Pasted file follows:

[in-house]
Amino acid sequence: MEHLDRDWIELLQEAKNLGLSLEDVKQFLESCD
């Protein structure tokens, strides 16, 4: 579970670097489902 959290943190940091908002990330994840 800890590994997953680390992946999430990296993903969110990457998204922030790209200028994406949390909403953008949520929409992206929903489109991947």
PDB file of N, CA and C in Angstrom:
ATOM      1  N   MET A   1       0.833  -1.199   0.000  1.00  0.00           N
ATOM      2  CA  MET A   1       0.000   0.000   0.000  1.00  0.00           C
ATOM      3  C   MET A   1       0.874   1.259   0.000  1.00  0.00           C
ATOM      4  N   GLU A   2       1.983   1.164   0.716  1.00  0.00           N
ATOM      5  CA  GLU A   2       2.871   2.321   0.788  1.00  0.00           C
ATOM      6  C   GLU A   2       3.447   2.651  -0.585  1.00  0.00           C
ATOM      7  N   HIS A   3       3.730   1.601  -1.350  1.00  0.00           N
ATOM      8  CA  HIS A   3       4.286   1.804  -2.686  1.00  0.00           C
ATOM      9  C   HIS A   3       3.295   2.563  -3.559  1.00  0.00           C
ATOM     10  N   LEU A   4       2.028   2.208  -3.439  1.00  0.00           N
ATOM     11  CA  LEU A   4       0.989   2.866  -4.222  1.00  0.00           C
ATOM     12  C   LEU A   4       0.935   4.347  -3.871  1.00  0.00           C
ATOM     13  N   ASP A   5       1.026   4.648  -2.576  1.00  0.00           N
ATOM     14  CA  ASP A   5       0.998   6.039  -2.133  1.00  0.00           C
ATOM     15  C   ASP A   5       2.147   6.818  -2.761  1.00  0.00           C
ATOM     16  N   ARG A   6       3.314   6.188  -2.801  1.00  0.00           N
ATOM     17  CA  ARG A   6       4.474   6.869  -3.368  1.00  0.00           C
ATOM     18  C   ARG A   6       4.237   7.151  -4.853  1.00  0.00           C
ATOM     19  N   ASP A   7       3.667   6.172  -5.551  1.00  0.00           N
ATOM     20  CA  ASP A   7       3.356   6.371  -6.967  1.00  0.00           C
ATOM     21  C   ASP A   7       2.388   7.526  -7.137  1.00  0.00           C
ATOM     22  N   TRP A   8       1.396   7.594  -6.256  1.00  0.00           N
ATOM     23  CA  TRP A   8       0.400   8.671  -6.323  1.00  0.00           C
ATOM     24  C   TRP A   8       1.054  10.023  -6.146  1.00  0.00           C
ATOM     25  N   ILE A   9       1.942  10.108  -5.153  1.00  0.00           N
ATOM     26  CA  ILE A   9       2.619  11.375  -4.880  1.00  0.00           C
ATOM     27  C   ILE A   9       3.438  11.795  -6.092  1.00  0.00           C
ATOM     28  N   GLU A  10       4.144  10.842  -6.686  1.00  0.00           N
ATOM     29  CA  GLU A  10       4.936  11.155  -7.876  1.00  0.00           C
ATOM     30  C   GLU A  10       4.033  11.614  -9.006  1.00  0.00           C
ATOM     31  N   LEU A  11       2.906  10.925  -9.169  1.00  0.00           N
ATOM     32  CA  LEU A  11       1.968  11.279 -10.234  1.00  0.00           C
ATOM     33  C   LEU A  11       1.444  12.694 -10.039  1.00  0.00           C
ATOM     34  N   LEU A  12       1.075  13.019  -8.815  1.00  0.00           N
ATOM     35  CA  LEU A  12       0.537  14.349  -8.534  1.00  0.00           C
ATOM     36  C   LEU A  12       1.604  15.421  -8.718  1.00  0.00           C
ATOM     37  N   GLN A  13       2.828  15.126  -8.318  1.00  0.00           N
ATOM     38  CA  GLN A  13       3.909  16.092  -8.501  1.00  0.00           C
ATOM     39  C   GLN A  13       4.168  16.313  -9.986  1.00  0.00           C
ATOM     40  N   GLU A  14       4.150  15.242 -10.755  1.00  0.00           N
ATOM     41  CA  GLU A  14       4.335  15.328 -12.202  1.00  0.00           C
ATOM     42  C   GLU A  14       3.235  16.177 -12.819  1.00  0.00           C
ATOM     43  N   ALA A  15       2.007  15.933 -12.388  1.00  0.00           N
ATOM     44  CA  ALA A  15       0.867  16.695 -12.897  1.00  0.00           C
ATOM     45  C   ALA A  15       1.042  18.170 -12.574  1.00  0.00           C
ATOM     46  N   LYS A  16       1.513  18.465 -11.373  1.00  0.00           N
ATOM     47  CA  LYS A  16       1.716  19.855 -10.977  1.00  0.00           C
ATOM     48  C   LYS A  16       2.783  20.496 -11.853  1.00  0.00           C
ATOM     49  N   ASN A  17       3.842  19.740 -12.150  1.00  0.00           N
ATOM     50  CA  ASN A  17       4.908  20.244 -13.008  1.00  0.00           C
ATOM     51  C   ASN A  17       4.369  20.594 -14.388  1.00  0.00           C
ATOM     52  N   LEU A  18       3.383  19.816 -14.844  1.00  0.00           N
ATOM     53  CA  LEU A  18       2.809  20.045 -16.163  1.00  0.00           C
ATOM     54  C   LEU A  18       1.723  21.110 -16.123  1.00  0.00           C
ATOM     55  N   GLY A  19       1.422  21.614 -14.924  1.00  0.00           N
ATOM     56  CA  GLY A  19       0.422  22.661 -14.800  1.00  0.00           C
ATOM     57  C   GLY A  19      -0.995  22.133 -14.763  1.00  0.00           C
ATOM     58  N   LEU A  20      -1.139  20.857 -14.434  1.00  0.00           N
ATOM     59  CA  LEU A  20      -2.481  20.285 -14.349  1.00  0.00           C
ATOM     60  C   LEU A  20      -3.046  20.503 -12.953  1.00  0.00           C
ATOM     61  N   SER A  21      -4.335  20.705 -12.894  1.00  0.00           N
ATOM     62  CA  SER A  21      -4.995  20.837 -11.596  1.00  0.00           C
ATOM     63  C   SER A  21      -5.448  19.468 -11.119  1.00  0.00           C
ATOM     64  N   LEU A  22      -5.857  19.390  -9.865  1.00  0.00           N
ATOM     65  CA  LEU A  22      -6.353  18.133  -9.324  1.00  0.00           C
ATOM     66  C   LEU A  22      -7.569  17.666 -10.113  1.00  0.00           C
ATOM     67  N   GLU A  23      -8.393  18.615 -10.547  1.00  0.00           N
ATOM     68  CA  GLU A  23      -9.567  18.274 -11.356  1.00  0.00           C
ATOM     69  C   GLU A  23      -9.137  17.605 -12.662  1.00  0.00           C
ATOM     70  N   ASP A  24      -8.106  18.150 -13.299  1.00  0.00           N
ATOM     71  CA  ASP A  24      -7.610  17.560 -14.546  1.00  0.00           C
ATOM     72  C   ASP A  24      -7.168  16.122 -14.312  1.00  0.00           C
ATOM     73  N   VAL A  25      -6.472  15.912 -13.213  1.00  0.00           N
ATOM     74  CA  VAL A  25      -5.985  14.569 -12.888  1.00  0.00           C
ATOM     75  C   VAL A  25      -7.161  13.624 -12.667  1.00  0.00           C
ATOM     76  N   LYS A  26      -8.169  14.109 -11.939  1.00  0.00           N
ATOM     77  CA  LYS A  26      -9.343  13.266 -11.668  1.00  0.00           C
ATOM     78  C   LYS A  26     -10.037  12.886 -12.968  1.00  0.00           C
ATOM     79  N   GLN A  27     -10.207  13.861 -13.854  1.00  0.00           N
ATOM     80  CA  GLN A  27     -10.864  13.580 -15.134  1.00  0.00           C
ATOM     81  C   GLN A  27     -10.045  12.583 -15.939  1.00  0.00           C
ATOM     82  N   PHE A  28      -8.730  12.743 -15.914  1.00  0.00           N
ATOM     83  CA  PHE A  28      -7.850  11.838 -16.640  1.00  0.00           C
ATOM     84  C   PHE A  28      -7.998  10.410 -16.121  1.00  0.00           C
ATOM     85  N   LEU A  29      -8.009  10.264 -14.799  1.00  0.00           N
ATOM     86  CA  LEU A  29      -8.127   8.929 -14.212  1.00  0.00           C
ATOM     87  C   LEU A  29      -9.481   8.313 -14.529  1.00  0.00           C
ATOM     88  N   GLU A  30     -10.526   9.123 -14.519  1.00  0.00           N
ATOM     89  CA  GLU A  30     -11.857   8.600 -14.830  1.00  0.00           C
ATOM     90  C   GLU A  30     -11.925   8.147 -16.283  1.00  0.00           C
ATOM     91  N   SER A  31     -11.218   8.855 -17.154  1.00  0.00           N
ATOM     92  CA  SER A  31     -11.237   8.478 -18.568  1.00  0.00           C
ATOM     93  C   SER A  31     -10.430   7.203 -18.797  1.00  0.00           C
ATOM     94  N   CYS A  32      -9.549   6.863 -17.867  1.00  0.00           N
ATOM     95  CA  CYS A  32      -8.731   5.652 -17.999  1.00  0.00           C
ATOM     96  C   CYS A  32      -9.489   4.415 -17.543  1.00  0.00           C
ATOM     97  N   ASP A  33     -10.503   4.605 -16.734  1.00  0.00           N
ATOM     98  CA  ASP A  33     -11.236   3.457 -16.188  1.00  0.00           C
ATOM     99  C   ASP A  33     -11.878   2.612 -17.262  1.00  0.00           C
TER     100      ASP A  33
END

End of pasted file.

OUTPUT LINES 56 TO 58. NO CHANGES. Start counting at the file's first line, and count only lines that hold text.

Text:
ATOM     52  N   LEU A  18       3.383  19.816 -14.844  1.00  0.00           N
ATOM     53  CA  LEU A  18       2.809  20.045 -16.163  1.00  0.00           C
ATOM     54  C   LEU A  18       1.723  21.110 -16.123  1.00  0.00           C